Sarandos rejected the notion made by LGBTQ+ advocates that that Chappelle’s derogatory comments about transgender people could inspire hate and violence.
“While some employees disagree, we have a strong belief that content on screen doesn’t directly translate to real-world harm,” Sarandos wrote.
“The strongest evidence to support this is that violence on screens has grown hugely over the last thirty years, especially with first party shooter games, and yet violent crime has fallen significantly in many countries,” Sarandos added. “Adults can watch violence, assault and abuse – or enjoy shocking stand-up comedy – without it causing them to harm others.”
Sarandos also argued that because Chappelle makes “harsh jokes about many different groups… we do not believe that The Closer is intended to incite hatred or violence against anyone.”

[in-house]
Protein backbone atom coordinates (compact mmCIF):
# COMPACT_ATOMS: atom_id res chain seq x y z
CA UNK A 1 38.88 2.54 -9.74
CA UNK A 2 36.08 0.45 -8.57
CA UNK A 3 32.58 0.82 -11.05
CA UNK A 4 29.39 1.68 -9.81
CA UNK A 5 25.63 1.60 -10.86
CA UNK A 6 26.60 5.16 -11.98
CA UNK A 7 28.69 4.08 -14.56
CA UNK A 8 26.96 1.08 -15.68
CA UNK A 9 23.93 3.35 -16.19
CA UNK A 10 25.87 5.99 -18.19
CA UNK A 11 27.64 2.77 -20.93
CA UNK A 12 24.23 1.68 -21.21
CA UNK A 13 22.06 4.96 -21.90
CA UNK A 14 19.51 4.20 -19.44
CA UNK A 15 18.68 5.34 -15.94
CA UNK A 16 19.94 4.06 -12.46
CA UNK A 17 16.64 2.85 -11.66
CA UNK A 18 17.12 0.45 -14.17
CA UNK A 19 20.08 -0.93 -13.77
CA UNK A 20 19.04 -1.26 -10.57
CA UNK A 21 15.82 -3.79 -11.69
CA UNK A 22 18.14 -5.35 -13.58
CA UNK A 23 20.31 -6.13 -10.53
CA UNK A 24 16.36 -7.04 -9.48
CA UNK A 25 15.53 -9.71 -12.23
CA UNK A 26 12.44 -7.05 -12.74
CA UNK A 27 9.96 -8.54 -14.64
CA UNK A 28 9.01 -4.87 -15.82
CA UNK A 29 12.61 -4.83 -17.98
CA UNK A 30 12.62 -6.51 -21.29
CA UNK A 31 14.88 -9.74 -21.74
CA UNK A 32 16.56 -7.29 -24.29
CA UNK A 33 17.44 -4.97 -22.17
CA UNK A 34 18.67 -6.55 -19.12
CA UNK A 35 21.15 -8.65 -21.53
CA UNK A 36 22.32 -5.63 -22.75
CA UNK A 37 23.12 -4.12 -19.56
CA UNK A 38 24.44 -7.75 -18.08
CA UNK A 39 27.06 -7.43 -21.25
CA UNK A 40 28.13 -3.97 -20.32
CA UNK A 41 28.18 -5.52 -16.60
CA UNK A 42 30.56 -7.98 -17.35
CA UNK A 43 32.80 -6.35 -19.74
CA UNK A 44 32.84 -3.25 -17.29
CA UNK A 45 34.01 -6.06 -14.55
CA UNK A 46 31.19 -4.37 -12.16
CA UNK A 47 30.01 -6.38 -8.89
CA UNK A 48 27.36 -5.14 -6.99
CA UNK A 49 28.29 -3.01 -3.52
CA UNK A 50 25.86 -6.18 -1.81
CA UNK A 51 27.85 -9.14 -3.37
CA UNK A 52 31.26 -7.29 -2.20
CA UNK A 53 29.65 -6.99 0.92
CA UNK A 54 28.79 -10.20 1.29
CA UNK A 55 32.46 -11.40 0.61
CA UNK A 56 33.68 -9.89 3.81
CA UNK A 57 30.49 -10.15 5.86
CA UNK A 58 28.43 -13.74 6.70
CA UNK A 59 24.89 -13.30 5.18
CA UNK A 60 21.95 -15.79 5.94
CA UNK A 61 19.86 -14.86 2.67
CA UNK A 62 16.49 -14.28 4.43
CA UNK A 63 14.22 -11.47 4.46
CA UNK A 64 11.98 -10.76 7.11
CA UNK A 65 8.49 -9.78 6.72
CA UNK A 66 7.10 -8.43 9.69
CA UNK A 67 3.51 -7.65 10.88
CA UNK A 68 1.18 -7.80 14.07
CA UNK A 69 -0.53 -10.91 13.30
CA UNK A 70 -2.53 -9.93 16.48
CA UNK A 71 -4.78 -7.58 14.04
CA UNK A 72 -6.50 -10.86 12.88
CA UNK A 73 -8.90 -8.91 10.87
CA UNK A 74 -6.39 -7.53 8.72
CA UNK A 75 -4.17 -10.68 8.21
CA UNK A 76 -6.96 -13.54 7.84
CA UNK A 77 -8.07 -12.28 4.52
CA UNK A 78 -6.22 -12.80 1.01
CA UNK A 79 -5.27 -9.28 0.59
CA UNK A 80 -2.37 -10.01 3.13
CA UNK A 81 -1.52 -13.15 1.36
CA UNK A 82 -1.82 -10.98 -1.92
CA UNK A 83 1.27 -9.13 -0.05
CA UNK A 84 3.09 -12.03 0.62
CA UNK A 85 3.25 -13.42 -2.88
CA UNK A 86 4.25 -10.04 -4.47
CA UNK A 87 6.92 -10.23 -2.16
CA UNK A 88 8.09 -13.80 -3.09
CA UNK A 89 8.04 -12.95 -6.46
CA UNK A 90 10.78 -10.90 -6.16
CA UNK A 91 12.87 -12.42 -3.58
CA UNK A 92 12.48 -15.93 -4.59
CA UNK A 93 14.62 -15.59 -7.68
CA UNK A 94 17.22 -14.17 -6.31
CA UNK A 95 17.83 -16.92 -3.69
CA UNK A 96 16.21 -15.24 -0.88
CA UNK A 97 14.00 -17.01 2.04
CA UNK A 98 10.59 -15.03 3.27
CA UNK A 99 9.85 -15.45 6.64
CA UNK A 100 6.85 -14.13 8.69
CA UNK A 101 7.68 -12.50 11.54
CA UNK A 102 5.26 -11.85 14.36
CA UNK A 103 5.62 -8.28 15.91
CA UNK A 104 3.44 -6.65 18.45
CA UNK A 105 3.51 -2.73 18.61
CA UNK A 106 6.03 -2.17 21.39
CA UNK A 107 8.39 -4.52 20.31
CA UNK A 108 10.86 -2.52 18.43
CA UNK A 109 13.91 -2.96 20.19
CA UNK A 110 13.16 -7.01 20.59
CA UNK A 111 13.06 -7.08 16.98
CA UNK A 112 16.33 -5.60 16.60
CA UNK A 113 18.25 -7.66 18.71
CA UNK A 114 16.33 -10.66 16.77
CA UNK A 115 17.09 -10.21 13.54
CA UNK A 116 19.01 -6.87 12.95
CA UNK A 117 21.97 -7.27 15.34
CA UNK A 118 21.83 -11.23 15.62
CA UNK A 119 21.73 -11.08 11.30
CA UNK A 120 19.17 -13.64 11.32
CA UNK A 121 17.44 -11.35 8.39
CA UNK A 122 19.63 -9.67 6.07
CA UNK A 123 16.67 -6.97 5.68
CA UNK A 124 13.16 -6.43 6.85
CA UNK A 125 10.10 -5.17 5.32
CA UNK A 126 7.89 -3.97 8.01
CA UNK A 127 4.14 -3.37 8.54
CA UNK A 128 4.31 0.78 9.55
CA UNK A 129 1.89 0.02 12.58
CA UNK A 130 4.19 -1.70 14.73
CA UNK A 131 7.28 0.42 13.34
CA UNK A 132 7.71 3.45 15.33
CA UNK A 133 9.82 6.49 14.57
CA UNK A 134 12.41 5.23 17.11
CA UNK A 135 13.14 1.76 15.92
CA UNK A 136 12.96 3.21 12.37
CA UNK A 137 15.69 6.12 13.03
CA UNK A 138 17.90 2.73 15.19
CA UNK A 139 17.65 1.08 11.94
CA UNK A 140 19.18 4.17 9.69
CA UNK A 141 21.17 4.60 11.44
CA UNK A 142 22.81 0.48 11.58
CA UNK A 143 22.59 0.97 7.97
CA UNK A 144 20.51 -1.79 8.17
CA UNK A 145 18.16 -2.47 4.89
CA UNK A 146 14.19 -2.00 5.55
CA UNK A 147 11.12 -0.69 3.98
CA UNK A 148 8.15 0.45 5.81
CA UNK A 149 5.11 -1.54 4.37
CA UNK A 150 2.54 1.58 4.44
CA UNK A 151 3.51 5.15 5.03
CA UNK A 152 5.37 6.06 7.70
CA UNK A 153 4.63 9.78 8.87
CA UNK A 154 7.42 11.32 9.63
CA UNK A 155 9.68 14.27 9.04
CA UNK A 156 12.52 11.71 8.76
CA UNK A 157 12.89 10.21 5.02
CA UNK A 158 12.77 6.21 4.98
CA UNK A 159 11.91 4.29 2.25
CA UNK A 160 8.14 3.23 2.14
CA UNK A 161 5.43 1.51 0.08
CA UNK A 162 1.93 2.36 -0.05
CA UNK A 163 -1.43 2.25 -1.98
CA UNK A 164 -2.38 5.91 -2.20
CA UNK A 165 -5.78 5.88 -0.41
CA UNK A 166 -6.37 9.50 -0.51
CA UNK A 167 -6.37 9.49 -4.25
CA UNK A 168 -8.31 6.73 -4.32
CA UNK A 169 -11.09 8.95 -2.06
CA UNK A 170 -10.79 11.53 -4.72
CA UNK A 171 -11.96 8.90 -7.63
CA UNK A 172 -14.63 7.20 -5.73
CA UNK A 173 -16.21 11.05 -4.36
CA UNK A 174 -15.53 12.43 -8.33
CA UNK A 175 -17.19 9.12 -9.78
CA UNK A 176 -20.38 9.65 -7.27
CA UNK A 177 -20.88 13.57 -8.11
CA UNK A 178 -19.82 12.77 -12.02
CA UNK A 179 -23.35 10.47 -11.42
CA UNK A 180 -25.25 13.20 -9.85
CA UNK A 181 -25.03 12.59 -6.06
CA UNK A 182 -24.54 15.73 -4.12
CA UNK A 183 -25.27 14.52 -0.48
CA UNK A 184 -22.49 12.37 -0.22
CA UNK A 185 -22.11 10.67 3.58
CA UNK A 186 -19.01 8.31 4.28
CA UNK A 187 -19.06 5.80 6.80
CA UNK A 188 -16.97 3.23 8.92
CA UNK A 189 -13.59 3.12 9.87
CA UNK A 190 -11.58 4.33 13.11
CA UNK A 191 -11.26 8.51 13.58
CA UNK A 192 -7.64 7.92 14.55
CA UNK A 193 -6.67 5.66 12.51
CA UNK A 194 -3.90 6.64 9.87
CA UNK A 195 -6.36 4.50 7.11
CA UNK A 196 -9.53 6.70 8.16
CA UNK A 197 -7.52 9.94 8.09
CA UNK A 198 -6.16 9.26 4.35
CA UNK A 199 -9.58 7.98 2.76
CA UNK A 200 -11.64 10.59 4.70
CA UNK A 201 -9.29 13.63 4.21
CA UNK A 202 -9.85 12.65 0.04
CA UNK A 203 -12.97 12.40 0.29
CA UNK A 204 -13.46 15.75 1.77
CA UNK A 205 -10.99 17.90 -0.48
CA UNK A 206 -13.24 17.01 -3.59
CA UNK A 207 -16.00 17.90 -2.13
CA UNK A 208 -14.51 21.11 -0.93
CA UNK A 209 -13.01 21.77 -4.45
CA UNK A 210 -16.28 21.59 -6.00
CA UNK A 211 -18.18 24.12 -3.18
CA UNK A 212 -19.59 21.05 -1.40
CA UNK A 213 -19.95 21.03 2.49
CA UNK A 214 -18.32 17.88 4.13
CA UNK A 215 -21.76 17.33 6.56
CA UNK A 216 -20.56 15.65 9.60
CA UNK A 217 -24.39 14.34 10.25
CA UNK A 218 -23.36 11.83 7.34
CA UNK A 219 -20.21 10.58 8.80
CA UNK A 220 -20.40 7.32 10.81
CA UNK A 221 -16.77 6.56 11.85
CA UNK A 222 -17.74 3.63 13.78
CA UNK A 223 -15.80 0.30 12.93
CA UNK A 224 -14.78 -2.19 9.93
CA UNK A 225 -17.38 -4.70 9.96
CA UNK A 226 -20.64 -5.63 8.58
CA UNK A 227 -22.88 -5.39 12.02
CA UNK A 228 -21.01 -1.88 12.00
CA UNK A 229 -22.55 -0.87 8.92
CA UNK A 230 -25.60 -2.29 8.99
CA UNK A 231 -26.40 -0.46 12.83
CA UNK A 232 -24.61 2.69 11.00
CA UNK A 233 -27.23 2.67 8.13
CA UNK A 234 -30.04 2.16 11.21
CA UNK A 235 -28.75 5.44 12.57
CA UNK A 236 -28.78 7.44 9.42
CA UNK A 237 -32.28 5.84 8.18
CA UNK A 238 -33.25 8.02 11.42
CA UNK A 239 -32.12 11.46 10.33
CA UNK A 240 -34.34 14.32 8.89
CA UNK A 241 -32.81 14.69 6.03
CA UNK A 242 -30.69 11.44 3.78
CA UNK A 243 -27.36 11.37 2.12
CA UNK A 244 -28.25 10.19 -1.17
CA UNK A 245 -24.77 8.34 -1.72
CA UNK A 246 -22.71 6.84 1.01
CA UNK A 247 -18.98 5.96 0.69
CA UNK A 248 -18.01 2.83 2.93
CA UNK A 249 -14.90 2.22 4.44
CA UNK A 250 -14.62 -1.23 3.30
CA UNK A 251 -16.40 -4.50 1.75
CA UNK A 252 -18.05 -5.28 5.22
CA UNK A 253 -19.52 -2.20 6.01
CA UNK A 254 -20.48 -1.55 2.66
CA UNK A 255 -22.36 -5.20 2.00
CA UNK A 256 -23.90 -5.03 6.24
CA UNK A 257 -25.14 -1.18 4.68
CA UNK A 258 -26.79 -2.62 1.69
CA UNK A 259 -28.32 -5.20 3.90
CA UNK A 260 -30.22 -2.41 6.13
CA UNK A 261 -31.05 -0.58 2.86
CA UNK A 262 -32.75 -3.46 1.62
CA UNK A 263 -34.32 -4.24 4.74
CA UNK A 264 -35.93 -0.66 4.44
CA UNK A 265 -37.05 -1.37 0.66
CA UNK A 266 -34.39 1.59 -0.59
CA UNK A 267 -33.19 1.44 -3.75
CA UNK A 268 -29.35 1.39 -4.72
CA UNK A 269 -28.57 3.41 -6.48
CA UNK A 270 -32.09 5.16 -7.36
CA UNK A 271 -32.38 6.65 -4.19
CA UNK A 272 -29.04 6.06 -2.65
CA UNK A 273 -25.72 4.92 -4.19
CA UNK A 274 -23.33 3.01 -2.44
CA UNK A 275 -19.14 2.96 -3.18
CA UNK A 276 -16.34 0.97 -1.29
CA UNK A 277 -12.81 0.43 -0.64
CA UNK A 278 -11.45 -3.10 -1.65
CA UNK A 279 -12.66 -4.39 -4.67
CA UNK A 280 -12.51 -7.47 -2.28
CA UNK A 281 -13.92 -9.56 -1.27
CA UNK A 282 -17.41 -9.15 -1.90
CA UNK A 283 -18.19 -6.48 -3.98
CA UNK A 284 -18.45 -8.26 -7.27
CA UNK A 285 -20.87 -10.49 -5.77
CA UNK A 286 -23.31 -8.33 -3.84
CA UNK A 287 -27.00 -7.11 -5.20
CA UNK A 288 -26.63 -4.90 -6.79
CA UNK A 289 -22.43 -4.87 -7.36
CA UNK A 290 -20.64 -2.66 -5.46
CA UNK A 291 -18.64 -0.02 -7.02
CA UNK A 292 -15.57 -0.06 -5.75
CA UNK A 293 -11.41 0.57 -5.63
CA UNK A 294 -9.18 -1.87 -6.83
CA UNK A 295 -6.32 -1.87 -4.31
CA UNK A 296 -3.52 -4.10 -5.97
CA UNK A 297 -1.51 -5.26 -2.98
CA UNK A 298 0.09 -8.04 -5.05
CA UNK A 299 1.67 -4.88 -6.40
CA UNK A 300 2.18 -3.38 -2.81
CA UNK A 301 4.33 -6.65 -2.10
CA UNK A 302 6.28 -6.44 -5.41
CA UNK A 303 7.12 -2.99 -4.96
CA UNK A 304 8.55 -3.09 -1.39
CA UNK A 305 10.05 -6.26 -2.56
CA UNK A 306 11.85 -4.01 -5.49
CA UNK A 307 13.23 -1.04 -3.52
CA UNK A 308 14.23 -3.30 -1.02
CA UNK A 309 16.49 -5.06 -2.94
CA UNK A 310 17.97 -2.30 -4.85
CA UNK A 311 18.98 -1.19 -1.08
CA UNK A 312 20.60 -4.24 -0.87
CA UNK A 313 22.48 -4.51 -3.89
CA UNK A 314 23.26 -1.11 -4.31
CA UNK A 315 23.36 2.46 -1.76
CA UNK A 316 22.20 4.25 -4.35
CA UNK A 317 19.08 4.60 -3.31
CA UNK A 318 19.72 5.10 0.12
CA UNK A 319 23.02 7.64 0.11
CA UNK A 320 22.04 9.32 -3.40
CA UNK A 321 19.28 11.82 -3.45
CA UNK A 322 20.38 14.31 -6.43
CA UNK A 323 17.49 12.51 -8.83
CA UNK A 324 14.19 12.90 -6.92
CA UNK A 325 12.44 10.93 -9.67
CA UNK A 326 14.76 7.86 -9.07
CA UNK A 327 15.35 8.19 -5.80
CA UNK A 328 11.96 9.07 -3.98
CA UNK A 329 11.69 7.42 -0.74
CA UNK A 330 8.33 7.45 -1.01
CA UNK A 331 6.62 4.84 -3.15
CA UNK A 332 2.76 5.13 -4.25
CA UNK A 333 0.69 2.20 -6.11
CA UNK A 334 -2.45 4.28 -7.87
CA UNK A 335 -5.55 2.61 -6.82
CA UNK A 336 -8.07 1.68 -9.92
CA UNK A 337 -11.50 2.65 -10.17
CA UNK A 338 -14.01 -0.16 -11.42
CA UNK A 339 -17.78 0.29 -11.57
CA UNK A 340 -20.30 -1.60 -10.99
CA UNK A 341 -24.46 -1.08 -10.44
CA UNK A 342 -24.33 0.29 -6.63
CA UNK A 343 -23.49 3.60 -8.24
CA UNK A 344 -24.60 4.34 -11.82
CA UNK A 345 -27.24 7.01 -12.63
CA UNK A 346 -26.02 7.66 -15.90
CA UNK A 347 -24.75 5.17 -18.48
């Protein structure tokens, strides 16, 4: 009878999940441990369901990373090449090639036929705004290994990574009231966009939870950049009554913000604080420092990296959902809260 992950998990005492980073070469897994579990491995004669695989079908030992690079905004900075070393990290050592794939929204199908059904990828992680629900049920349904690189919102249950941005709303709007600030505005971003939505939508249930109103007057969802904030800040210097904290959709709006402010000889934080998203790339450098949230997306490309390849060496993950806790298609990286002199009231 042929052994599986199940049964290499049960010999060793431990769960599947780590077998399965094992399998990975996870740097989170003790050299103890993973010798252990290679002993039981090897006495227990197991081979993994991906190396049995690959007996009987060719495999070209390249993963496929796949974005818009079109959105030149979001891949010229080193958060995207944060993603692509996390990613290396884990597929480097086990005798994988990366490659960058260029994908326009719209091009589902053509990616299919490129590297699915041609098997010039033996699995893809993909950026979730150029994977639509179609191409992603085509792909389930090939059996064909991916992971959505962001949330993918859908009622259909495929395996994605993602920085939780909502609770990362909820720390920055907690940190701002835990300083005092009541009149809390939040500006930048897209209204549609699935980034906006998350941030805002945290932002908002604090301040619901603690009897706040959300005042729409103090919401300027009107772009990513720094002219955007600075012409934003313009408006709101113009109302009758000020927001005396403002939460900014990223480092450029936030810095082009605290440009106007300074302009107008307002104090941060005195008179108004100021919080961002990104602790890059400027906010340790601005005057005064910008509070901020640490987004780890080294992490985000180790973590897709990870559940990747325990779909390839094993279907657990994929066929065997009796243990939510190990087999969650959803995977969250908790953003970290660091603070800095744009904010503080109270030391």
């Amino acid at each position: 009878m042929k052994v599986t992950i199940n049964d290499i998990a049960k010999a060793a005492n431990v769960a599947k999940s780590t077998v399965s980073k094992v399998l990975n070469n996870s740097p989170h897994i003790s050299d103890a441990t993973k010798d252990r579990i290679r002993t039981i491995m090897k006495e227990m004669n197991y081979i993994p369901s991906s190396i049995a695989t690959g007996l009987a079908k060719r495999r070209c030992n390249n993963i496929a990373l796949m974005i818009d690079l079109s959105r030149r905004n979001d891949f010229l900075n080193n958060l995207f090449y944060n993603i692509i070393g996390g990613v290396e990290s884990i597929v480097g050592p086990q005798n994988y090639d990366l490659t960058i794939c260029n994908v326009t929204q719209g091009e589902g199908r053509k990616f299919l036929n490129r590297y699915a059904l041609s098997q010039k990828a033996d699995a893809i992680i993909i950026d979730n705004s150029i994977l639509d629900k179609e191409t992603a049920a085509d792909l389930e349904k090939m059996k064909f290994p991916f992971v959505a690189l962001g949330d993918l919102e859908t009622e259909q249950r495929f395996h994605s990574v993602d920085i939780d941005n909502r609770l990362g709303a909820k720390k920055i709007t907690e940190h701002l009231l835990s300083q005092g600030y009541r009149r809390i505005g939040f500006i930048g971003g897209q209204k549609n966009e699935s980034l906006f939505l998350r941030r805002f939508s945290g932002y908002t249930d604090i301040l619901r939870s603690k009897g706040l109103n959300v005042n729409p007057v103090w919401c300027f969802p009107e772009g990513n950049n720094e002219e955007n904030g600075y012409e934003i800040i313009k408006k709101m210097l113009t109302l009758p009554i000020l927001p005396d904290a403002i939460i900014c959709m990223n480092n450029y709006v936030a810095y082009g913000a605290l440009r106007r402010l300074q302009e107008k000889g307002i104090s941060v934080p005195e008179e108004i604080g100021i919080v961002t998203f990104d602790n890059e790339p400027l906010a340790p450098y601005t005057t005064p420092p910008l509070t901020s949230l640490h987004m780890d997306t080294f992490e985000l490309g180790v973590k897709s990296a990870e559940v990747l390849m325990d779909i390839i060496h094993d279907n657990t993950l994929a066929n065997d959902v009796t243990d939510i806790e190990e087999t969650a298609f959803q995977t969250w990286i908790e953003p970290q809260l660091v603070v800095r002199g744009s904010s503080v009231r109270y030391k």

This is the second statement Sarandos has sent to Netflix employees since The Closer’s release last month. In a memo written earlier this week, the Netflix CEO vowed not to pull the special, citing creative freedom. He also stated that the stand-up special didn’t cross the company’s “line on hate” and delineated the “different standard of speech” that applies to stand-up compared to what is allowed internally.
“Chapelle is one of the most popular stand-up comedians today, and we have a long standing deal with him,” wrote Sarandos at the time. “His last special Sticks & Stones, also controversial, is our most watched, stickiest, and most award winning stand-up special to date. As with our other talent, we work hard to support their creative freedom — even though this means there will always be content on Netflix some people believe is harmful.”